At a Glance
Twitter appears to be planning to launch Twitter Blue, a monthly membership service. It costs $2.99/ month. This service will have, among other things, a reading mode that turns Twitter threads into “easy-to-read text” and an undo button. In the months ahead, Twitter will disclose more details about the service before making it available to individuals worldwide.
Twitter Blue is now listed as an in-app purchase on the iOS App Store, corroborating prior discoveries from Wong. Even though users can’t subscribe to Twitter Blue just yet, even after installing the app update, Wong has unearthed information regarding the service, indicating that its launch might be forthcoming.
This service will have a reader mode, which converts Twitter threads into “easy-to-read text”; an undo button, which Wong first revealed in March. This year, Twitter purchased Scroll and Revue to improve the app’s reading experience.
Users will also be able to modify the color of the Twitter app symbol and the color theme of their Timeline, which is currently possible on the web. Subscribers to Twitter Blue may also arrange tweets into Collections, which resembles a more advanced form of Bookmarks but adds the option to organize tweets into folders.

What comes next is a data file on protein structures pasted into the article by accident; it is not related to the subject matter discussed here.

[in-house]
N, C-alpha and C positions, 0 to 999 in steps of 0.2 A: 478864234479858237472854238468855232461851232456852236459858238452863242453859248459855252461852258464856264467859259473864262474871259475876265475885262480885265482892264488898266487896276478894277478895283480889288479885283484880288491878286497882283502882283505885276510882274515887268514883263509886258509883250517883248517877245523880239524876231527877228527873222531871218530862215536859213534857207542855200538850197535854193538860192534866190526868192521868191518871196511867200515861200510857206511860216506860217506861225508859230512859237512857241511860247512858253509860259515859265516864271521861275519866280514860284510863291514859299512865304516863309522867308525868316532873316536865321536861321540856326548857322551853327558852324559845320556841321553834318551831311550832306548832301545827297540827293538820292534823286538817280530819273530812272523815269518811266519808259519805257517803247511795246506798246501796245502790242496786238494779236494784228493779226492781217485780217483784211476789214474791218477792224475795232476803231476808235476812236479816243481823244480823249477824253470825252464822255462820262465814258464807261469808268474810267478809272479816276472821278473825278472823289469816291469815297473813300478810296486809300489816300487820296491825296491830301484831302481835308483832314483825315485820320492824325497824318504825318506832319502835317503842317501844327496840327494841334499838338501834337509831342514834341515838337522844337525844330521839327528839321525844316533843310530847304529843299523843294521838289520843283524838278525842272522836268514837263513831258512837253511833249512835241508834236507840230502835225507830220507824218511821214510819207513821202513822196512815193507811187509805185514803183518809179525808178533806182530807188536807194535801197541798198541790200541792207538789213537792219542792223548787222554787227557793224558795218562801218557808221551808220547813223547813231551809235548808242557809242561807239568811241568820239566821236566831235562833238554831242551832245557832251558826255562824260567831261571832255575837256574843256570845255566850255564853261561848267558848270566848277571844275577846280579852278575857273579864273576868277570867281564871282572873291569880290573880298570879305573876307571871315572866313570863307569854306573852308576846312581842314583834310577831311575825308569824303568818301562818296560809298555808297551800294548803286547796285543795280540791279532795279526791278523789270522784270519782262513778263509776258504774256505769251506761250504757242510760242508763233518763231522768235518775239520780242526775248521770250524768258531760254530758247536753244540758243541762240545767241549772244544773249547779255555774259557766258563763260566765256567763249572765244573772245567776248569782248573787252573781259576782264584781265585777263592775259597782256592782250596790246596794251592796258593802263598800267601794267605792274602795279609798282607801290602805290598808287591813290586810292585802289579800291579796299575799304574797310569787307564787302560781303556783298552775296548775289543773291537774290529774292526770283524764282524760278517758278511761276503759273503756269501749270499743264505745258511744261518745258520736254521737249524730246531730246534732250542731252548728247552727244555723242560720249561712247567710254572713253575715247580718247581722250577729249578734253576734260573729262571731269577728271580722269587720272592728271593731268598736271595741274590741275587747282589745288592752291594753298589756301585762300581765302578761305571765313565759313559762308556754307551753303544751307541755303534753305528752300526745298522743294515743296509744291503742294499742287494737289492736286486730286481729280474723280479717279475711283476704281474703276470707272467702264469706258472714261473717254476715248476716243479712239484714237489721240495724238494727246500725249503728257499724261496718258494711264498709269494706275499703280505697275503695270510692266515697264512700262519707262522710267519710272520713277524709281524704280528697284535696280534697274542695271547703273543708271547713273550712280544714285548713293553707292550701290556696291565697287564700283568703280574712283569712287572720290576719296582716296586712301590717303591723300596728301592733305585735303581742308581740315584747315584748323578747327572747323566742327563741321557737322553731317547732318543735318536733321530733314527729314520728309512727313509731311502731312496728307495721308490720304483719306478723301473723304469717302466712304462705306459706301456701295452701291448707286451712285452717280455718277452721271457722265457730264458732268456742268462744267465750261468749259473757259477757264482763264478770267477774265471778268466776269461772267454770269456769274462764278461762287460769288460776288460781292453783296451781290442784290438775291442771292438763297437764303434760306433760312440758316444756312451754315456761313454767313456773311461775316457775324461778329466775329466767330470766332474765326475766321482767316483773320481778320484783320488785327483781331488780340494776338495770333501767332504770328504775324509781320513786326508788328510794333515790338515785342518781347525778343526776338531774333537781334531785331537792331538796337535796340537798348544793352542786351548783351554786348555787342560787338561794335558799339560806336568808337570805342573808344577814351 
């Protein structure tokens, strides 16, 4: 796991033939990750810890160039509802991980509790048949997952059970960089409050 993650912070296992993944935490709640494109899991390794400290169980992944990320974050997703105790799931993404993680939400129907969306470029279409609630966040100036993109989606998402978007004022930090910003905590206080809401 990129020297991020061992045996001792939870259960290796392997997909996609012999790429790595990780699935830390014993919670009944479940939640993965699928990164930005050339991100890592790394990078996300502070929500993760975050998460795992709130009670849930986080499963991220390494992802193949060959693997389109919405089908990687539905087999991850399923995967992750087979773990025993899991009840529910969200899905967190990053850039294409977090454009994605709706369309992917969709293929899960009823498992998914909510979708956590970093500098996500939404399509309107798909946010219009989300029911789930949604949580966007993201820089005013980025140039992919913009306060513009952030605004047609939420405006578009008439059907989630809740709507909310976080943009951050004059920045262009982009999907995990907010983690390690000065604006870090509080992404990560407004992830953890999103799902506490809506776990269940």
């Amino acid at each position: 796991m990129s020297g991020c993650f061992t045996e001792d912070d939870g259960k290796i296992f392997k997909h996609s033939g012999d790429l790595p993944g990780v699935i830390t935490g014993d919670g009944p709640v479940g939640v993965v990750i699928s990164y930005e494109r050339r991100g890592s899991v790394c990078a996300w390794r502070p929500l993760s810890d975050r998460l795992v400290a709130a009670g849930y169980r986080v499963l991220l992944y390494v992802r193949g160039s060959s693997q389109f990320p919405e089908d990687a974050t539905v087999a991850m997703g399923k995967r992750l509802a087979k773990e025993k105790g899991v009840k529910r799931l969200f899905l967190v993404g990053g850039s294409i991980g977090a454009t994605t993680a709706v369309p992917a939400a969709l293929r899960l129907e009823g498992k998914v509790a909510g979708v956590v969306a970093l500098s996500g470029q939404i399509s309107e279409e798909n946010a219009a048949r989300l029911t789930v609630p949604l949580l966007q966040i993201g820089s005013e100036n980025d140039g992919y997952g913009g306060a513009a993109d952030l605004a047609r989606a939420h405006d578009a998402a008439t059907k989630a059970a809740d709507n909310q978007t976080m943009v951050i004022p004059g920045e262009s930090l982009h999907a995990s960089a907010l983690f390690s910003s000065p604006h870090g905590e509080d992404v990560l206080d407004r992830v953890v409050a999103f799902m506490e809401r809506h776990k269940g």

Twitter advertising currently accounts for 85 percent of the company’s income. In February, Twitter told Bloomberg that it intends to explore and experiment with new methods to monetize the network, especially as user growth has halted. However, after increasing the 140-character tweet limit in 2018, Twitter has foreshadowed some of the platform’s significant improvements over the previous few months. Super Follows, Tip Jar, Twitter Spaces, and other features are among them.
Speaking at J.P. Morgan’s Global Technology, Media, and Communications conference, Ned Segal, Twitter CFO, indicated that the latest premium service [possibly Twitter Blue] and Super Follows are two different sorts of subscriptions. The Twitter app page on Google Play offers an in-app product priced at $4.99 per item, which might also suggest the arrival of Super Follows. In the following months, Segal added, Twitter would provide additional information on the service before ultimately rolling it out to people all across the world.